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10 Tips For A Safe Campfire
1. Wind -- Did we say Wind? Talking to a local campsite in the state of NH, they fear this the most.
If it is over 10MPH, be careful.
2. Water - Meaning if you need to put this campfire out, where is your nearest water source?
A pale of water from the lake or river is key to have within a couple of feet of the fire.
3. Fuel - Never use gas, lantern fuel, K1, Kerosene etc. You are just asking for trouble. The risk is
that the fire flares up so fast after lighting it, you will get burned, it is like a flash and that fast.
4. Kids - The kids that get into trouble around a campfire, are the ones that are seeing it for
the first time. You need to show your kids the power of fire very early in life and often. Please!
This is huge here folks, keep kids away from the fire, unless you are there!!!
5. Alcohol - Ahhh the best part of the campfire, glass of wine, beer, scotch, feet up, time to relax,
just don't relax too much, you need to tend that fire.
6. Cooking Food - Again one of the best parts of a campfire. Try not to cook over a big flame, it
is a lot harder to control the heat you need for the food. Think of being able to move the grill
or grate you are using to cook on. You will need to raise and lower or swing away from the fire
so things don't burn.
7. Seating - You just have to find "your" favorite chair, rock, log bench etc. Has to be sturdy
so it will not tip into the fire etc. Also when you put your feet up, check to make sure
the soles of your shoes are not melting. You will not feel them melting - (lost a great pair of
New Balance running shoes this way.)
8. Tending the Fire - You will need to poke, move, re-arrange your fire. Again one of the best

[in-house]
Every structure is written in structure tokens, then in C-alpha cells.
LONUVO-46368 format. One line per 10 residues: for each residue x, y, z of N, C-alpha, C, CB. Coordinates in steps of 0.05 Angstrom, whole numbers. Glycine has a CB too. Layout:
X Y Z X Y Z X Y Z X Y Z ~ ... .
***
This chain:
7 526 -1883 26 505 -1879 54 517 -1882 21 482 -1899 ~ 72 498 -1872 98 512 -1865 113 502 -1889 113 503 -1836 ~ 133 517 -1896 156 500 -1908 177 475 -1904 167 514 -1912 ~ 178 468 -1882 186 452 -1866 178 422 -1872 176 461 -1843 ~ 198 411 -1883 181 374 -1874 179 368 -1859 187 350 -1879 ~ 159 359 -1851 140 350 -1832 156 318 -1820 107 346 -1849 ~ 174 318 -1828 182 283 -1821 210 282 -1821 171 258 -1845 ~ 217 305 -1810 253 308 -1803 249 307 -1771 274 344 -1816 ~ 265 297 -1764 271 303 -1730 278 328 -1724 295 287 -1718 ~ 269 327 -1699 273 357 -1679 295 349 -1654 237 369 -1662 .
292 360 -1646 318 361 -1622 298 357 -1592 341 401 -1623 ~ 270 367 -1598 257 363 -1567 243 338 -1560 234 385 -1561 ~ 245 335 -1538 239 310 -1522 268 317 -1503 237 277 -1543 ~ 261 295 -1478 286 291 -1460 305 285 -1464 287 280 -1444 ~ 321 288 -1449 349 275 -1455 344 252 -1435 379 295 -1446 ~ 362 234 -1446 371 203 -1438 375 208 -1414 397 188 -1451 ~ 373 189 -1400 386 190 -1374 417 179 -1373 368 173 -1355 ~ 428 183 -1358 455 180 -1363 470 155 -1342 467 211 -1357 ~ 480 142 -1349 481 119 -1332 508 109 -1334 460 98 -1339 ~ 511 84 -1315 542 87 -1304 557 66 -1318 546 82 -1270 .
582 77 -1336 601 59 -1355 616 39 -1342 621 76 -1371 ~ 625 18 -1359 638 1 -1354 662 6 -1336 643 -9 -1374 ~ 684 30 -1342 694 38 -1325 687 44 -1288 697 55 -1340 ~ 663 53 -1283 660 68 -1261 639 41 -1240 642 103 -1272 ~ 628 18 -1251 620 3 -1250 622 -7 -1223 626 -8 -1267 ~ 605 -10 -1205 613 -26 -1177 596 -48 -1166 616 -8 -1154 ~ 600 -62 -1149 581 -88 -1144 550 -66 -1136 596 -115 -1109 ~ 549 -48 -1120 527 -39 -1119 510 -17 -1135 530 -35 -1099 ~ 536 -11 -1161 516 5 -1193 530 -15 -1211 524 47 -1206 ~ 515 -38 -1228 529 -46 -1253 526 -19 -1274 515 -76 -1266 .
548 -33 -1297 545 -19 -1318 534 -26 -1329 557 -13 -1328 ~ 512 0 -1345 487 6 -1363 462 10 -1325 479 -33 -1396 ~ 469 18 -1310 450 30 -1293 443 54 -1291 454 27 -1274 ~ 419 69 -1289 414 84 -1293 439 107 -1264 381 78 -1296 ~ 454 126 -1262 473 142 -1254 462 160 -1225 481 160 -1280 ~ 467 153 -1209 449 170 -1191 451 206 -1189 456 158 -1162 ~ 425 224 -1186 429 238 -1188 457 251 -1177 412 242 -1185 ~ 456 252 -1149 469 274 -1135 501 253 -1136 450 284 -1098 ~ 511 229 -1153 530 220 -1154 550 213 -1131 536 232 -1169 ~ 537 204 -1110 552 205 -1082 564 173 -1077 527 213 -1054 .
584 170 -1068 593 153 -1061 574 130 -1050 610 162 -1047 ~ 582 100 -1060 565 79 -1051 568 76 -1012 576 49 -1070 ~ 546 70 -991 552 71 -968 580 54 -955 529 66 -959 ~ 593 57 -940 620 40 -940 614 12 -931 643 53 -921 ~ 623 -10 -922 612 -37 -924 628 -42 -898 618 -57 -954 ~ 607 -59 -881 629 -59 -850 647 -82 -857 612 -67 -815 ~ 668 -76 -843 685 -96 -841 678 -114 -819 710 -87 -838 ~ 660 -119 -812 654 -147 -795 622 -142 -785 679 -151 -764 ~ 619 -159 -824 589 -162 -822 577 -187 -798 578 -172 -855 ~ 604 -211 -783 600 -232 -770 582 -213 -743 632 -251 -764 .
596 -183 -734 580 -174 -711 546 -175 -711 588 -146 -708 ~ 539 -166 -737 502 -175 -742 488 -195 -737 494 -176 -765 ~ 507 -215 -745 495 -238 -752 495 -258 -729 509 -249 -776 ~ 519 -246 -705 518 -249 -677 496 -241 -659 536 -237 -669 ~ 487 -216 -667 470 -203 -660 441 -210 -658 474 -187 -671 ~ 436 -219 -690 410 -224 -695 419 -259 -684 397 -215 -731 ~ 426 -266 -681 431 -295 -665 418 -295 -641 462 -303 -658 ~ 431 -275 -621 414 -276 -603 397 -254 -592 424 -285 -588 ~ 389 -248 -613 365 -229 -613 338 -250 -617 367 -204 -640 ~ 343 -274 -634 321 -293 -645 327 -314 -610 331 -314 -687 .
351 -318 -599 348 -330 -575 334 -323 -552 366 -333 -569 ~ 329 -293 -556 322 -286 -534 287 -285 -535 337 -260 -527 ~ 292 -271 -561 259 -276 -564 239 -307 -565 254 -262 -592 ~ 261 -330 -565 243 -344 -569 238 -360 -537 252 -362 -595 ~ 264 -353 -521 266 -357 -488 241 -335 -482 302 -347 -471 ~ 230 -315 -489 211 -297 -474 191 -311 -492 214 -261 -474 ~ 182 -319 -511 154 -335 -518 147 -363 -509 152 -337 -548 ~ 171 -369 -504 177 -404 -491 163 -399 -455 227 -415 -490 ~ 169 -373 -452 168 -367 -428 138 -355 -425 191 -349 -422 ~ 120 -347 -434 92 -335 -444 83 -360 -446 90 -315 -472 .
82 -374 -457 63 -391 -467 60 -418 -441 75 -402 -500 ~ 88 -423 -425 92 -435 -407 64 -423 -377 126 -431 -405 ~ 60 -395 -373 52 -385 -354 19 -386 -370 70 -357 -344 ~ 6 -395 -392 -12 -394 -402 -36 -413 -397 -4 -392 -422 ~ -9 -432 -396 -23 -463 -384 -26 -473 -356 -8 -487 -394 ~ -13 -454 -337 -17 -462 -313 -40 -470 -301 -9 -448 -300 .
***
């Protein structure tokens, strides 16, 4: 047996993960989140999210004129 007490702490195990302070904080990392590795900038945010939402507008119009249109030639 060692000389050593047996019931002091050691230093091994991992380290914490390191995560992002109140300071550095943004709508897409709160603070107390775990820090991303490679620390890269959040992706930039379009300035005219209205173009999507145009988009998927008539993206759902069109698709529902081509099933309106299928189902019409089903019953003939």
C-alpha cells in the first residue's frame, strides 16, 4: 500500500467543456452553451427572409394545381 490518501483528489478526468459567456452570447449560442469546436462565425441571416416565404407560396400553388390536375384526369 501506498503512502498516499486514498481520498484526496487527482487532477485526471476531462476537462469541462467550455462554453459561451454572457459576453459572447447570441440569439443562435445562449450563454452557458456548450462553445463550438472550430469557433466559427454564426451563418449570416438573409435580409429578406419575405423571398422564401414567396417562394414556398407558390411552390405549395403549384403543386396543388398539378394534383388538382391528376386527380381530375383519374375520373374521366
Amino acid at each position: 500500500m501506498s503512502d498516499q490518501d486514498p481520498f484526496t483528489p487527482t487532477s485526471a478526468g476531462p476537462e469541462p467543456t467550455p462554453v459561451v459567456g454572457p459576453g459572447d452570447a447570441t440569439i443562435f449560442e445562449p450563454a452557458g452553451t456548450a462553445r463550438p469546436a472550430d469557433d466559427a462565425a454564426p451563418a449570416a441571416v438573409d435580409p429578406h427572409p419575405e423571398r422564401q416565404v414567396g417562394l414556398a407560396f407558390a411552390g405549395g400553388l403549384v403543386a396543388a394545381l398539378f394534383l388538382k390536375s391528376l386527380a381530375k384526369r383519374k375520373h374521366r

parts. Using a stick that is sturdy usually works, then there are all kinds of options here. Just
make one end noticeably different then the other. This way you will not grab the wrong end.
9. Wood - Dry wood is a must. Even if it is 2 x 4 or old plywood etc, it should be dry. Seasoned
wood, meaning split wood 18" long stored in a dry area for 12-16 months. In the New England
area it is tough sometimes to really know exactly how long wood has been "seasoned". If the
majority of the wood has grayed over on the ends, it is most likely pretty dry. If you are buying
wood from somebody or even someone that has been selling wood for years, the best advice is to
find a person that has used this dealer. Nothing worse than to have a fire that is hissing and smoking
at you due to wet wood - that person will be sure to tell you how dry the wood was when he sold it
to you. Trust me!!
10. Lighting/Animals- Don't have the bond fire throwing off all the light you need? Flashlights,
LED Flashlights or lanterns. These come in real handy as the fire goes down, the flame goes away
and that is when unwanted guests - bears, coyote's, etc. may make their way to your area.
Flashing it directly in their direction can save your life. Also good to have for general use when
you put your fire out before you go to bed - this will help you to get back to the cabin or tent.